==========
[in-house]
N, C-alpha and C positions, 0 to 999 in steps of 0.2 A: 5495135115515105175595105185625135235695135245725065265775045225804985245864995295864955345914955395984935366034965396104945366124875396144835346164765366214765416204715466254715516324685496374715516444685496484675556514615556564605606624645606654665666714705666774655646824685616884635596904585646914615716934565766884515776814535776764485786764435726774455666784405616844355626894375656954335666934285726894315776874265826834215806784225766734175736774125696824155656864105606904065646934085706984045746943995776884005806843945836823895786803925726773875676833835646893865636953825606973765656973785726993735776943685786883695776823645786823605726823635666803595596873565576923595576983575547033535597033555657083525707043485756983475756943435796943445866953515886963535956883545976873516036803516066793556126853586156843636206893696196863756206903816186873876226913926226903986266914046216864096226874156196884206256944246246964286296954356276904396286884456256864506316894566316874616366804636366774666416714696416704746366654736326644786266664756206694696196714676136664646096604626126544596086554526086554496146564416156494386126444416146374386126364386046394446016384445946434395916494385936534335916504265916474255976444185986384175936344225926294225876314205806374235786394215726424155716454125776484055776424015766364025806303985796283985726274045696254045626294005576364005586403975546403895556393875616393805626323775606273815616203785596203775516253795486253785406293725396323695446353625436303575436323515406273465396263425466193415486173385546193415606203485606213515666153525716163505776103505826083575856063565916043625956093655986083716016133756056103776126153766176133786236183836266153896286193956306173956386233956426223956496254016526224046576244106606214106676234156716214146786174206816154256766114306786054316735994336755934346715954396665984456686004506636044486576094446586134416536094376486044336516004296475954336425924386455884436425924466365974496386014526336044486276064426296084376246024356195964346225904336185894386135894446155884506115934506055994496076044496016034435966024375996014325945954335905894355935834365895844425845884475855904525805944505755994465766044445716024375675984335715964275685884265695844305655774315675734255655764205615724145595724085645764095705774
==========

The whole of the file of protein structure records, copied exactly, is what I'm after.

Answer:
[in-house]
N, C-alpha and C positions, 0 to 999 in steps of 0.2 A: 5495135115515105175595105185625135235695135245725065265775045225804985245864995295864955345914955395984935366034965396104945366124875396144835346164765366214765416204715466254715516324685496374715516444685496484675556514615556564605606624645606654665666714705666774655646824685616884635596904585646914615716934565766884515776814535776764485786764435726774455666784405616844355626894375656954335666934285726894315776874265826834215806784225766734175736774125696824155656864105606904065646934085706984045746943995776884005806843945836823895786803925726773875676833835646893865636953825606973765656973785726993735776943685786883695776823645786823605726823635666803595596873565576923595576983575547033535597033555657083525707043485756983475756943435796943445866953515886963535956883545976873516036803516066793556126853586156843636206893696196863756206903816186873876226913926226903986266914046216864096226874156196884206256944246246964286296954356276904396286884456256864506316894566316874616366804636366774666416714696416704746366654736326644786266664756206694696196714676136664646096604626126544596086554526086554496146564416156494386126444416146374386126364386046394446016384445946434395916494385936534335916504265916474255976444185986384175936344225926294225876314205806374235786394215726424155716454125776484055776424015766364025806303985796283985726274045696254045626294005576364005586403975546403895556393875616393805626323775606273815616203785596203775516253795486253785406293725396323695446353625436303575436323515406273465396263425466193415486173385546193415606203485606213515666153525716163505776103505826083575856063565916043625956093655986083716016133756056103776126153766176133786236183836266153896286193956306173956386233956426223956496254016526224046576244106606214106676234156716214146786174206816154256766114306786054316735994336755934346715954396665984456686004506636044486576094446586134416536094376486044336516004296475954336425924386455884436425924466365974496386014526336044486276064426296084376246024356195964346225904336185894386135894446155884506115934506055994496076044496016034435966024375996014325945954335905894355935834365895844425845884475855904525805944505755994465766044445716024375675984335715964275685884265695844305655774315675734255655764205615724145595724085645764095705774